During the 6am hour, Mike Murphy interviews Denny Laine from the Moody Blues and Wings. From 7 to 7:30am, Kansas City’s Irishman, Eddie Delahunt performs live. During the final quarter of the show, Andy Powell of Wishbone Ash checks in.
Denny Laine and the Cryers will be at the Voodoo Lounge on Thursday, September 3rd.
Eddie Delahunt will be at O’Dowds Little Dublin on Thursday, September 3rd and The Kansas City Irish Fest September 5th and 6th
Andy Powell and Wishbone Ash will be at Knuckleheads on September 6th.
This week on CounterSpin: The 10-year mark since Hurricane Katrina has occasioned some journalistic looks back at the devastation, and, to a lesser extent, how and why that devastation was disproportionately born by black and poor people — and to a still lesser extent, how those same people are missing from the “silver lining” improvement or “opportunity” narratives now presented.
Would that even that degree of critical consideration would be granted to the anniversary of another disaster for low-income communities of color: the move to “end welfare as we know it,” signed into law in August 1996 by Bill Clinton. If you don’t remember the media stampede — Black women having babies for government checks! Pregnant teenagers draining public resources! — that’s partly because elite media, having championed hard for the dismantling of the safety net, were markedly less interested in tracking the human fallout.
We talk about what was called “reform” of what was called “welfare” with associate professor of history at the University of Vermont Felicia Kornbluh, author (with Gwendolyn Mink) of the forthcoming Ensuring Poverty: Welfare Reform After 20 Years.
And first, as usual, a quick look back at the week’s press.
- “Poor Mothers Don’t Matter in Welfare Policy,” by Felicia Kornbluh and Gwendolyn Mink (Common Dreams, 8/23/15)
This week on the Forum, we’ll hear the full speech given by Kansas City native and Pulitzer Prize-winning author Richard Rhodes (How To Make An Atomic Bomb) in Independence at the “Remembering Nagasaki: Propagating Hope” event co-sponsored by PeaceWorks, which was held at the Community of Christ Temple.
On this week’s Thirsty Thursday Morning Buzz, Beth Pike welcomes musician Lauren Anderson into the KKFI studios for a bit of a chat, and then we’ll get to hear some soulful sounds from the band live in studio ahead of their performance at KKFI’s Crossroads Music Fest on September 12th!
The stories spun about the economy are more akin to fairy tales. The most popular one, endlessly repeated, is that if you work hard you’ll get ahead. Another is trickle down. Remember that one? The fat cats get fatter and you’ll benefit by getting the leftover crumbs. It’s a wonder after decades of breathtaking income and wealth inequality and flat wages for most workers that these tales are still told. Noam Chomsky talks about “really existing capitalism,” dependent on state subsidies, tax breaks and loopholes. The drift to oligarchy continues unabated. Corporate power is dominant. It has tremendous political influence. The media fail to inform. In spite of all that, people all over the world, tired of enduring the lies and deprivations, are asking questions about the fantasies and realities of capitalism.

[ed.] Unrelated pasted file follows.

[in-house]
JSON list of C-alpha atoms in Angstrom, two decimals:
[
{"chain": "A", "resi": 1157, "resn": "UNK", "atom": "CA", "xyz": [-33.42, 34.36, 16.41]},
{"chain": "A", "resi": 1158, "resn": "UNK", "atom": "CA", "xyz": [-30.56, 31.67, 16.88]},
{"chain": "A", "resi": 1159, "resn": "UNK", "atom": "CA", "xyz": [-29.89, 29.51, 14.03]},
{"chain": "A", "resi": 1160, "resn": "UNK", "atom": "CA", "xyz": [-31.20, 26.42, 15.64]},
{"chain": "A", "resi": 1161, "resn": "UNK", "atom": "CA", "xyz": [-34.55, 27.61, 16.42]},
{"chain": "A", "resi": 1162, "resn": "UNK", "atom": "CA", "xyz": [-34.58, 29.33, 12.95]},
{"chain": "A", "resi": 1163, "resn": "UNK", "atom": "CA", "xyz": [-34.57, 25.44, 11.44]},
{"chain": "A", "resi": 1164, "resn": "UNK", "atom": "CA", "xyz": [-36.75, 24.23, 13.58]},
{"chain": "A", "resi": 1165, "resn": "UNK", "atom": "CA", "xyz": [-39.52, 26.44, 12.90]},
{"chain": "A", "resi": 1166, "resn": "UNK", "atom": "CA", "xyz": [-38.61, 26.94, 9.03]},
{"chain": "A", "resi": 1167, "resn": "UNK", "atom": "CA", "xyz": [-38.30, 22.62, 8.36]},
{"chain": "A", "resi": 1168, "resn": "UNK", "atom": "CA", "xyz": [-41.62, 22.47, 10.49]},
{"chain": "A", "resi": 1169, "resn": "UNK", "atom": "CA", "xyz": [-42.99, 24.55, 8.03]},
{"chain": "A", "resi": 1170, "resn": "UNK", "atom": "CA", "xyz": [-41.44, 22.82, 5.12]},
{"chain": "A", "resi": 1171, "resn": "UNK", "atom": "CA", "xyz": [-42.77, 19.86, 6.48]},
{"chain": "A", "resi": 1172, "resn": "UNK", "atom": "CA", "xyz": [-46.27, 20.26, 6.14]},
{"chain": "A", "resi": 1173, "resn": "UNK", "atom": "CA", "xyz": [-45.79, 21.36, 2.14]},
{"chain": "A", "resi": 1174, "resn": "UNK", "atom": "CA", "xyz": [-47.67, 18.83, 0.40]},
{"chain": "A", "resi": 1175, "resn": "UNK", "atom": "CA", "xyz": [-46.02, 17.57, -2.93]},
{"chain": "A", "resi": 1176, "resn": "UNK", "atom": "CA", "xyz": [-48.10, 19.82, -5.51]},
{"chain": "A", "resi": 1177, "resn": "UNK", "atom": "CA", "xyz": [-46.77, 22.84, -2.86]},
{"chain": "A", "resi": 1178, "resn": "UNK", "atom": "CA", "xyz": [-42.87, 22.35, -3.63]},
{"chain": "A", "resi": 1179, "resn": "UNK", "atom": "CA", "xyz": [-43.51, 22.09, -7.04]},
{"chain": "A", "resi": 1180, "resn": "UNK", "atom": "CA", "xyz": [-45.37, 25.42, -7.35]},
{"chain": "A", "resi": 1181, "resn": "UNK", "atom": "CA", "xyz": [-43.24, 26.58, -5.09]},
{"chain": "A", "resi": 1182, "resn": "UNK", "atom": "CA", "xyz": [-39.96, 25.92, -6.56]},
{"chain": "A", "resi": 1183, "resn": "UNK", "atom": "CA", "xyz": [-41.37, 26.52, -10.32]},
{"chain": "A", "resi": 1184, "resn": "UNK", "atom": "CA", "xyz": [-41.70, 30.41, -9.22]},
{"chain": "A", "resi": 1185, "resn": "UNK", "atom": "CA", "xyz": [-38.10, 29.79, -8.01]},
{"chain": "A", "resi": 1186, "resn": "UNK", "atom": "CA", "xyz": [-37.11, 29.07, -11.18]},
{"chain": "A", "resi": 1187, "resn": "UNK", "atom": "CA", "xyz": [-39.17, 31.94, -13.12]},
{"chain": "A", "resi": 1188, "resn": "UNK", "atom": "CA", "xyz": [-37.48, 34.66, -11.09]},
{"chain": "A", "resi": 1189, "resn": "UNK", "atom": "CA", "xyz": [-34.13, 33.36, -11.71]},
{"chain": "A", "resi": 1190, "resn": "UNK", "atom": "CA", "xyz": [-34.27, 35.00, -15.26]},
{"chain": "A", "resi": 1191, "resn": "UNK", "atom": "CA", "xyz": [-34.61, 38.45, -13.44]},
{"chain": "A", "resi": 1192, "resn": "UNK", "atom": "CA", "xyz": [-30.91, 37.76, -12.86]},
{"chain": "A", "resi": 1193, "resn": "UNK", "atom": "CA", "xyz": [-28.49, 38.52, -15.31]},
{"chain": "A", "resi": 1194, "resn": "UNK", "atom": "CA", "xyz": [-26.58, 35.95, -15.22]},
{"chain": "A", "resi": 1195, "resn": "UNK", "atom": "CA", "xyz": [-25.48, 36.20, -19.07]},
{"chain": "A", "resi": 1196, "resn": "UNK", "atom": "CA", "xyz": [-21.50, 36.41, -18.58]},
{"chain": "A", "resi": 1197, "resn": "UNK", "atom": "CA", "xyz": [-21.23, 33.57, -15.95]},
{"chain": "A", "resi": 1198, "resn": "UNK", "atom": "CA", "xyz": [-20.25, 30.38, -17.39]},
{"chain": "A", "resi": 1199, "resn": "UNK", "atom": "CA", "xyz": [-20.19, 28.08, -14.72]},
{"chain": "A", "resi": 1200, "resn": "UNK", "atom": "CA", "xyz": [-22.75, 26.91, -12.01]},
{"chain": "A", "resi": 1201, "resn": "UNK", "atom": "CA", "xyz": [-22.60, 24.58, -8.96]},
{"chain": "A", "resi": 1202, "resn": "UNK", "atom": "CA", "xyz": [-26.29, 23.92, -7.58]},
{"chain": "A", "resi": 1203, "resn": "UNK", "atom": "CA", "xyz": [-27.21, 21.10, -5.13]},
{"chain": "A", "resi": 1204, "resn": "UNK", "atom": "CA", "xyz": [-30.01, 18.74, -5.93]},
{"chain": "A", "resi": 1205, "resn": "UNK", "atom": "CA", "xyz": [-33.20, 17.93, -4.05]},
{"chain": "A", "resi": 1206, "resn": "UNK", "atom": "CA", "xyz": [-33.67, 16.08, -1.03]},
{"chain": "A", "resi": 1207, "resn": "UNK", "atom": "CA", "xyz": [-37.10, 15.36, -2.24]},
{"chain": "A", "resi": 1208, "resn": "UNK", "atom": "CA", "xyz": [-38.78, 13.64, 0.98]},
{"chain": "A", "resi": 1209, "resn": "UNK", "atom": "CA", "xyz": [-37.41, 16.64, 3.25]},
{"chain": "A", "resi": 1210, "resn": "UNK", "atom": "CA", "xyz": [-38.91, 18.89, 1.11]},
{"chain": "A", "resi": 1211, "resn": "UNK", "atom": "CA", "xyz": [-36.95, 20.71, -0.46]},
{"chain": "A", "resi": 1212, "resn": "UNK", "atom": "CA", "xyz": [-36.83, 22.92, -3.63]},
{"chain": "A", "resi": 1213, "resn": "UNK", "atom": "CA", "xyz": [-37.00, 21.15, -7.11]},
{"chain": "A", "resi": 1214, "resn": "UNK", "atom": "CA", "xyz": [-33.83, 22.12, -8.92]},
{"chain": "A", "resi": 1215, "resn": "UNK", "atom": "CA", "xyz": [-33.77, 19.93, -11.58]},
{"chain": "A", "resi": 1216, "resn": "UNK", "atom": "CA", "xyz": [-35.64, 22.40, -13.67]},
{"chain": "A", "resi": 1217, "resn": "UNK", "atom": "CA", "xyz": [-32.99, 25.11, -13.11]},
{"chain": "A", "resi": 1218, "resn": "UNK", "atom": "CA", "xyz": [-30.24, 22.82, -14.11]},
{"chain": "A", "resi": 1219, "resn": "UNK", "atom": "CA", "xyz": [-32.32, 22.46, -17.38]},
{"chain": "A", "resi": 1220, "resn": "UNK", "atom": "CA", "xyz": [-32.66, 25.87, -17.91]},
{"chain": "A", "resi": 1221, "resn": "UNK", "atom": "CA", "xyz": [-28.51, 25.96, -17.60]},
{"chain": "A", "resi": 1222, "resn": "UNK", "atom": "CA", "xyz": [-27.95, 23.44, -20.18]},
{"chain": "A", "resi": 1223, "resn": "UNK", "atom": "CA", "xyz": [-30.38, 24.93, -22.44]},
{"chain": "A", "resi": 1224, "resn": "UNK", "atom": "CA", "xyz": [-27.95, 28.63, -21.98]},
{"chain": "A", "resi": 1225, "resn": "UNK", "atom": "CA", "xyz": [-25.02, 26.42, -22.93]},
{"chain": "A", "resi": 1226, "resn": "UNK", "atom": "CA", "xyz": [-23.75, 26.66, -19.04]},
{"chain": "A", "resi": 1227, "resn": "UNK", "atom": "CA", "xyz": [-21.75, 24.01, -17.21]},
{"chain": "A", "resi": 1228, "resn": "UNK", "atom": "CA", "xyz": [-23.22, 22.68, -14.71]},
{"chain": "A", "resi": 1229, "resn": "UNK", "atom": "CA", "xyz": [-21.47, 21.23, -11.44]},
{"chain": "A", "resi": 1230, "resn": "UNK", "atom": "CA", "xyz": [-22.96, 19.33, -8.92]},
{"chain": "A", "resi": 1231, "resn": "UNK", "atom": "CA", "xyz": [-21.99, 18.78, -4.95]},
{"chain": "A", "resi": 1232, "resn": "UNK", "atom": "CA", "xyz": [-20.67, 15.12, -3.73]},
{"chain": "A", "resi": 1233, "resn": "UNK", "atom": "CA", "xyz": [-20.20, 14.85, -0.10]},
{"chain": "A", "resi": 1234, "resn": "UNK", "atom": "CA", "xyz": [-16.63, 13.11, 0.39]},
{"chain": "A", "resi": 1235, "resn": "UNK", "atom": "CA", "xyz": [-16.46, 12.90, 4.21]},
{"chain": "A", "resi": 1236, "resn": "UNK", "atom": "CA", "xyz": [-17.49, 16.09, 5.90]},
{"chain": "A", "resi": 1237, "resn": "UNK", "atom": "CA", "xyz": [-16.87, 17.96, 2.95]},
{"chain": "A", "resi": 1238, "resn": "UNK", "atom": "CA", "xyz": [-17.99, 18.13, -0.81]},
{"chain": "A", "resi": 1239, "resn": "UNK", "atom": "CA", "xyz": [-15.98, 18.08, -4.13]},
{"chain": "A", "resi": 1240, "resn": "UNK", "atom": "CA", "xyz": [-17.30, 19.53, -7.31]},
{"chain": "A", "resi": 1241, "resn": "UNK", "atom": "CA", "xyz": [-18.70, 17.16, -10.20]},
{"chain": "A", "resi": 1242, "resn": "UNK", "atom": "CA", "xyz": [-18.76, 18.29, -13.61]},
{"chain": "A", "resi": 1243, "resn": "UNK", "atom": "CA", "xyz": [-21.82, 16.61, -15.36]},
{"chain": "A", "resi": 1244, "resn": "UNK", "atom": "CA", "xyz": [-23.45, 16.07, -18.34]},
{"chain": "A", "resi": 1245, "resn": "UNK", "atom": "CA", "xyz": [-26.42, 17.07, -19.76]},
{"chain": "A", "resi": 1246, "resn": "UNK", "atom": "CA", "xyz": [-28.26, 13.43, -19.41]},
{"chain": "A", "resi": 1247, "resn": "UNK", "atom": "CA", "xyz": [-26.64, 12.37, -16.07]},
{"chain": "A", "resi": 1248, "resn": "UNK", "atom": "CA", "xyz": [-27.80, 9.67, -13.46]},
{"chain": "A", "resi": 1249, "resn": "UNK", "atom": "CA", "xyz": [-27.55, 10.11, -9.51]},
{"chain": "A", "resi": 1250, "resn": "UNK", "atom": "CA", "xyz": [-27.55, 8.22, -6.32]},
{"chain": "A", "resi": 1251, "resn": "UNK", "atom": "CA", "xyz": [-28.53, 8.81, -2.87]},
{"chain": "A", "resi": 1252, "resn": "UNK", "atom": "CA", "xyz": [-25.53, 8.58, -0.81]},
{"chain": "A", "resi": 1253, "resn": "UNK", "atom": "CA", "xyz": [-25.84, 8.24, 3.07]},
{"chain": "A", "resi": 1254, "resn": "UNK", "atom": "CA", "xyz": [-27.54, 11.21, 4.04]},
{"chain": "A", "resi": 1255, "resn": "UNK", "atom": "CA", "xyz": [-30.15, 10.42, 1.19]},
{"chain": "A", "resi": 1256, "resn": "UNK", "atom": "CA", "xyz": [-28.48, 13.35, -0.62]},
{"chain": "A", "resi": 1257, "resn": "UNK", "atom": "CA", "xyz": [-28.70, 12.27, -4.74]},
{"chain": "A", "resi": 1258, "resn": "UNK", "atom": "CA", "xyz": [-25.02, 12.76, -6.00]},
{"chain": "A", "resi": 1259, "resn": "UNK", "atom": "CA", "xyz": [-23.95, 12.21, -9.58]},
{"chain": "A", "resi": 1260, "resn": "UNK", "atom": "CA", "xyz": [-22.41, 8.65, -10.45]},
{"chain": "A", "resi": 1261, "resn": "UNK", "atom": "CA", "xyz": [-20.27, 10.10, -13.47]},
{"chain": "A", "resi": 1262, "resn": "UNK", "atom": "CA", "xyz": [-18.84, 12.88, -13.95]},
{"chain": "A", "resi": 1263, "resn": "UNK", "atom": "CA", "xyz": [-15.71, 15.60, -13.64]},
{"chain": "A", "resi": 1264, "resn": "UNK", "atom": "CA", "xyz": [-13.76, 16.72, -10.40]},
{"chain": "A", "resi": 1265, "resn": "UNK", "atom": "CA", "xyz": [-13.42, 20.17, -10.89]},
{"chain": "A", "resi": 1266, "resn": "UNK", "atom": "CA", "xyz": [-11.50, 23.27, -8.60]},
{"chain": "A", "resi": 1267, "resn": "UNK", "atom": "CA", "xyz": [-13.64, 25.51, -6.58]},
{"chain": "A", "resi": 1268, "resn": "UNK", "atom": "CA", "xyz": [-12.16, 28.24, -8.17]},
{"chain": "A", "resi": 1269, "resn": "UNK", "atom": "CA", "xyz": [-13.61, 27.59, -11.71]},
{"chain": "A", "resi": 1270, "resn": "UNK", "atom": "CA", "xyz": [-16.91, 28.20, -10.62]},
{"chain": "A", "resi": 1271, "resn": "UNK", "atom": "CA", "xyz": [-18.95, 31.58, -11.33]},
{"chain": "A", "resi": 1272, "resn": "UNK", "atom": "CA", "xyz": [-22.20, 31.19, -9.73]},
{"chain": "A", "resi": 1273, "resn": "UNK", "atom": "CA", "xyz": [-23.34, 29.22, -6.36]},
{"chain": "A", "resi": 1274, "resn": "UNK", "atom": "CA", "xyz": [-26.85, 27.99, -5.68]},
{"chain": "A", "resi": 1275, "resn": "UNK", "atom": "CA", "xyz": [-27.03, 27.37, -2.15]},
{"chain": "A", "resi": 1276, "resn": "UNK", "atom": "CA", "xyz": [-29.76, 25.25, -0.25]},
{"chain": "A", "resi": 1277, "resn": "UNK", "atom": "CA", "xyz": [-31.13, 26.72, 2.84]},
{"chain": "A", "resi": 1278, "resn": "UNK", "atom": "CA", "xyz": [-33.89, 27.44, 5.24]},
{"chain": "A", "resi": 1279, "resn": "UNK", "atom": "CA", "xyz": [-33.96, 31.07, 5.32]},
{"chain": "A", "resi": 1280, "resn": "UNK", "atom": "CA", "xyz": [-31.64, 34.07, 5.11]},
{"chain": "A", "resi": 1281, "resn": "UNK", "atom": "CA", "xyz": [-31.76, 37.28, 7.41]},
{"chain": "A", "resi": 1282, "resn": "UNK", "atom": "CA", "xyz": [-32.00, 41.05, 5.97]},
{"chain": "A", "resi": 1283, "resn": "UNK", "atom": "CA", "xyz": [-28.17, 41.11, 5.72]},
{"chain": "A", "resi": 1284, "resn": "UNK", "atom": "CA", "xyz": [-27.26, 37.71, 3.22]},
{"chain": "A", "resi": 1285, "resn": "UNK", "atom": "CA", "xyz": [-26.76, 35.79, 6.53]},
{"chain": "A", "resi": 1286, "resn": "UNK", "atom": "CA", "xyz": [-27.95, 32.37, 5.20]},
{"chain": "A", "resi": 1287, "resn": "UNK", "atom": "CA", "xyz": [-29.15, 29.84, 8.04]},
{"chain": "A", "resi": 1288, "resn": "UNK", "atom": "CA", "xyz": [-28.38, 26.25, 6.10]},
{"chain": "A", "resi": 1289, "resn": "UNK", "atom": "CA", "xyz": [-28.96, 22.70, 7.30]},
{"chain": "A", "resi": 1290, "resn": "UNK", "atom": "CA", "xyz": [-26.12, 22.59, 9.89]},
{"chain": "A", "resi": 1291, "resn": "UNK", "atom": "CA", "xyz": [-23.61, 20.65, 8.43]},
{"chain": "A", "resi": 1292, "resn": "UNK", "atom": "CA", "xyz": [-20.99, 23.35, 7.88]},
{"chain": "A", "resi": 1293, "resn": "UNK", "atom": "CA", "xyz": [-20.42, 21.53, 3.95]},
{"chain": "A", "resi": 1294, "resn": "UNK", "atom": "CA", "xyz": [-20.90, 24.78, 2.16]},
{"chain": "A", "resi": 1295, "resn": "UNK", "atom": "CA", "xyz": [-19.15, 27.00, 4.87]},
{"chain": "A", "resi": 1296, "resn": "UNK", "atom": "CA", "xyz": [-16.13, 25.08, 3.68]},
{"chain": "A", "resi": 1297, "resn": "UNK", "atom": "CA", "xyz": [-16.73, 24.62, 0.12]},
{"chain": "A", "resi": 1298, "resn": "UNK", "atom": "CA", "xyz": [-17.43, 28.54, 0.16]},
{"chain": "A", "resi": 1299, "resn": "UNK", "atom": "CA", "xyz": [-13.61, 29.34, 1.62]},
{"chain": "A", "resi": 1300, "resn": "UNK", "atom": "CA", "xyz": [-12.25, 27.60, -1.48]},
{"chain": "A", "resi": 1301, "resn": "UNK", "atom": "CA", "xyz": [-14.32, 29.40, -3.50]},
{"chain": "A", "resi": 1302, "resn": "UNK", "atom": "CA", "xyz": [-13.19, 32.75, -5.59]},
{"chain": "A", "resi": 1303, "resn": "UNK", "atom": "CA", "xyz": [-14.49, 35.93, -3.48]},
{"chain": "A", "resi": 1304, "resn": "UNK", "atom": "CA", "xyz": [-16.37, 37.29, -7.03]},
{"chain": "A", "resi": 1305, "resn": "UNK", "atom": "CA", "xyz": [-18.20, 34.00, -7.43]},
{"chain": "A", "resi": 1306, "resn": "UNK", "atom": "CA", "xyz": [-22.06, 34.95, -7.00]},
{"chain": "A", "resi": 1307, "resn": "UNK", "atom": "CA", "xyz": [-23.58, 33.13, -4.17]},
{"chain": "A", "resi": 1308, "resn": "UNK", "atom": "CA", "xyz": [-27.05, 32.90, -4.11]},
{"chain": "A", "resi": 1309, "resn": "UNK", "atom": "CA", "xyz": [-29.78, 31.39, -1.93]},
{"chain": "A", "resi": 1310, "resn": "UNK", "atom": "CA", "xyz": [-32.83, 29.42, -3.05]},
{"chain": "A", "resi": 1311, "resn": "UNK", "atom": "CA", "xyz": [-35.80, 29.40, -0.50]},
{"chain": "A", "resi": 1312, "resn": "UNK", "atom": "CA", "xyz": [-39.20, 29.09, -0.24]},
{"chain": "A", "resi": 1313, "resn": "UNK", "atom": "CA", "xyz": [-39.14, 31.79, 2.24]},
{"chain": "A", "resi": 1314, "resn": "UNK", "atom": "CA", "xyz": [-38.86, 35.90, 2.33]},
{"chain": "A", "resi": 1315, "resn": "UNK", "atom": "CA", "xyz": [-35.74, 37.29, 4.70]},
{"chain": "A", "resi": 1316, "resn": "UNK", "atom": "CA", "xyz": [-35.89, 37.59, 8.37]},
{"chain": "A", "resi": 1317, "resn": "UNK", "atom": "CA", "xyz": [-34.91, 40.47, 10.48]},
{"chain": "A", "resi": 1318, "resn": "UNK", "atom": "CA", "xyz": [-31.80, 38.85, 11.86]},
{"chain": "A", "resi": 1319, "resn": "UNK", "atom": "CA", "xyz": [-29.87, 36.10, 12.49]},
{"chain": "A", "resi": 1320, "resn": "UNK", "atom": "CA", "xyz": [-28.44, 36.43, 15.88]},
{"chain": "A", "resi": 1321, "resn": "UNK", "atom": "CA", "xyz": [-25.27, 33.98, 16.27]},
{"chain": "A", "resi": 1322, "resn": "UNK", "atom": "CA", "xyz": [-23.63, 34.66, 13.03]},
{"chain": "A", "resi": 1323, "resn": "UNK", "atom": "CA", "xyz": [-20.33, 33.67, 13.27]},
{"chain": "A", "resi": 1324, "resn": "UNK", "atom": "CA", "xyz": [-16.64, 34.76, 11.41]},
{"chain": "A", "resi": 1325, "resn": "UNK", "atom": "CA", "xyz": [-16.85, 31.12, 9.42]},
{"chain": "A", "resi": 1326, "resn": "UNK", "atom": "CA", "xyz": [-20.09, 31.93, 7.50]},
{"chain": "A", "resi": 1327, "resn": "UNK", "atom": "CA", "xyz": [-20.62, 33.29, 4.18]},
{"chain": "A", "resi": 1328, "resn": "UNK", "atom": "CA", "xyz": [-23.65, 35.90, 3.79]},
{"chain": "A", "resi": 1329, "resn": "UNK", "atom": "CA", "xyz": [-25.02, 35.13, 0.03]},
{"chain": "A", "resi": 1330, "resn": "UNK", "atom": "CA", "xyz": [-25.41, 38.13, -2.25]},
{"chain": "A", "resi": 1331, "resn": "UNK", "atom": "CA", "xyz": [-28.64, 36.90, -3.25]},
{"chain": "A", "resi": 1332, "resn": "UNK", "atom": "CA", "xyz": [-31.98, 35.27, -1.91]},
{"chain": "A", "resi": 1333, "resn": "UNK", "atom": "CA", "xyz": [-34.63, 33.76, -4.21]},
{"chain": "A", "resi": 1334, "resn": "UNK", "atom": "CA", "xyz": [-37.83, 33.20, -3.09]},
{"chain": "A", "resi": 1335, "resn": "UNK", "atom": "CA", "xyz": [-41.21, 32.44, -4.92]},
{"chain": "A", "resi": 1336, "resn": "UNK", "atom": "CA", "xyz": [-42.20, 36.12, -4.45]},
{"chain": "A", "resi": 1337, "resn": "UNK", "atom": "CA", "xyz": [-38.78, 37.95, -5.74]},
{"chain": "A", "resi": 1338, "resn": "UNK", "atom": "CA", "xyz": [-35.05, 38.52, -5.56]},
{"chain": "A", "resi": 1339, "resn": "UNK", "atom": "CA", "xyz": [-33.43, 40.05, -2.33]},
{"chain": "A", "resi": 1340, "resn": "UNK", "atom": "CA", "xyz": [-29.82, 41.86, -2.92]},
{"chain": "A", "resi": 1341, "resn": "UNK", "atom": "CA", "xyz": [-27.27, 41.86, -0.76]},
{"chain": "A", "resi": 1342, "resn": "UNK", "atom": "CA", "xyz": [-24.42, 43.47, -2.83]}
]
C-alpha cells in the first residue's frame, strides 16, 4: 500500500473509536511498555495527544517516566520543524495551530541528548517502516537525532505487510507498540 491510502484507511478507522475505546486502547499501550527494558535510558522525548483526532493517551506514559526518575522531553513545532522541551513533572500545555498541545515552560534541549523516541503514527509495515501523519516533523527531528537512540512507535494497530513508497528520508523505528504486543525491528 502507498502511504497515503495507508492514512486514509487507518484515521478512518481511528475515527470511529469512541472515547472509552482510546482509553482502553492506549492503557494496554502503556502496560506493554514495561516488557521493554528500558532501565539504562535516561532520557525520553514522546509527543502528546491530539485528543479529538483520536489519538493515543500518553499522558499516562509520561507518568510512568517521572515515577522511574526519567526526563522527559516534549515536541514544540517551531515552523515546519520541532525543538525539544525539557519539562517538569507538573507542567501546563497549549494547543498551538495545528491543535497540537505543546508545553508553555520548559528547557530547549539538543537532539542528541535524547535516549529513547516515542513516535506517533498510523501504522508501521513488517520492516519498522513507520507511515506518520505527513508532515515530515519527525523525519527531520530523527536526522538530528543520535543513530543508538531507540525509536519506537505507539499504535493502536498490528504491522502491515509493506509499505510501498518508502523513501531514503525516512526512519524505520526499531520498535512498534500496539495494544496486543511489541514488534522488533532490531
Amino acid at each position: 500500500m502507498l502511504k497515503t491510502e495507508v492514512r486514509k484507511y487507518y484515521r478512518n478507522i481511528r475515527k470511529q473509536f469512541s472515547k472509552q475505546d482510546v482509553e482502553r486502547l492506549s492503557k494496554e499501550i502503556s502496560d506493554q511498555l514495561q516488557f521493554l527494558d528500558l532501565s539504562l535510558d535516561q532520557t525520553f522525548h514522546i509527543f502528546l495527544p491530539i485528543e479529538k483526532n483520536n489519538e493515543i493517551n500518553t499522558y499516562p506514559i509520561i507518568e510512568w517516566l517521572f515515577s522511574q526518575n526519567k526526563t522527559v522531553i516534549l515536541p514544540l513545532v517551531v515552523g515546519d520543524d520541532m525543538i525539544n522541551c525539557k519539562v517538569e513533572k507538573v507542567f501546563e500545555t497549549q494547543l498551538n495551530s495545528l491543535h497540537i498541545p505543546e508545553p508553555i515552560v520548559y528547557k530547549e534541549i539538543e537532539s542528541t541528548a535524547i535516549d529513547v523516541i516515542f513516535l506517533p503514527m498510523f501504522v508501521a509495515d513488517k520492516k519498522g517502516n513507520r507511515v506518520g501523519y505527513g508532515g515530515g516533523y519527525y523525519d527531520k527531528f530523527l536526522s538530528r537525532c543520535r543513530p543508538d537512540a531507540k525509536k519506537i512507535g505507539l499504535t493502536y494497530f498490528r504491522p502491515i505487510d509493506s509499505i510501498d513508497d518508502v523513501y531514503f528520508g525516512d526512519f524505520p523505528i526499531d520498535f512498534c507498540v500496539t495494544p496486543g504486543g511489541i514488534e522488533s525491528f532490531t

Richard Wolff teaches at the New School in New York. The New York Times called him “America’s most prominent Marxist economist.” He is the author of numerous books including Capitalism Hits the Fan, Democracy at Work and Occupy the Economy with David Barsamian.
Khadijah & The White Guy are back in the saddle to take your calls on issues affecting race relations in our community, and then stick around for an all-new episode of Shots In The Night, KKFI’s radio theater troupe!
This week on Making Contact, women journalists speak about dangers confronting women journalists both on the frontlines of war and covering dangerous issues at home.
Sara de Jong, (Former) Deputy General Secretary of the International News Safety Institute, and an organizer of an International Federation of Journalists conference on the Safety of Female Journalists; Olga Rodriquez, human rights journalist and war correspondent, received 2014 award from the Human Rights Association of Spain – in 2003 she was in Iraq for Cadena SER, Spain’s national broadcaster; Jacqueline Aubenas, mother of kidnapped French war correspondent; Nadia Azhgikhina, Russian political journalist and current Vice Chair of the European Federation of Journalists; Asil Al Akhras, national newpaper journalist; a broadcaster and agencies reporter from Palestine; anonymous national newspaper reporter from Africa (under threat); pseudonymous national news reporter from Iran (under threat).
Produced for WINGS by Mindy Ran; some audio used by permission of Radio Netherlands; WINGS series producer, Frieda Werden.
A Colorado woman who is part of the working poor relates her involvement in the Circles campaign, a national campaign to get people out of poverty by increasing their social capital.
She attended this year’s National Circle Conference in Atlanta Georgia and brings us voices from the conference.
Maeve Conran, KGNU, Boulder, Colorado.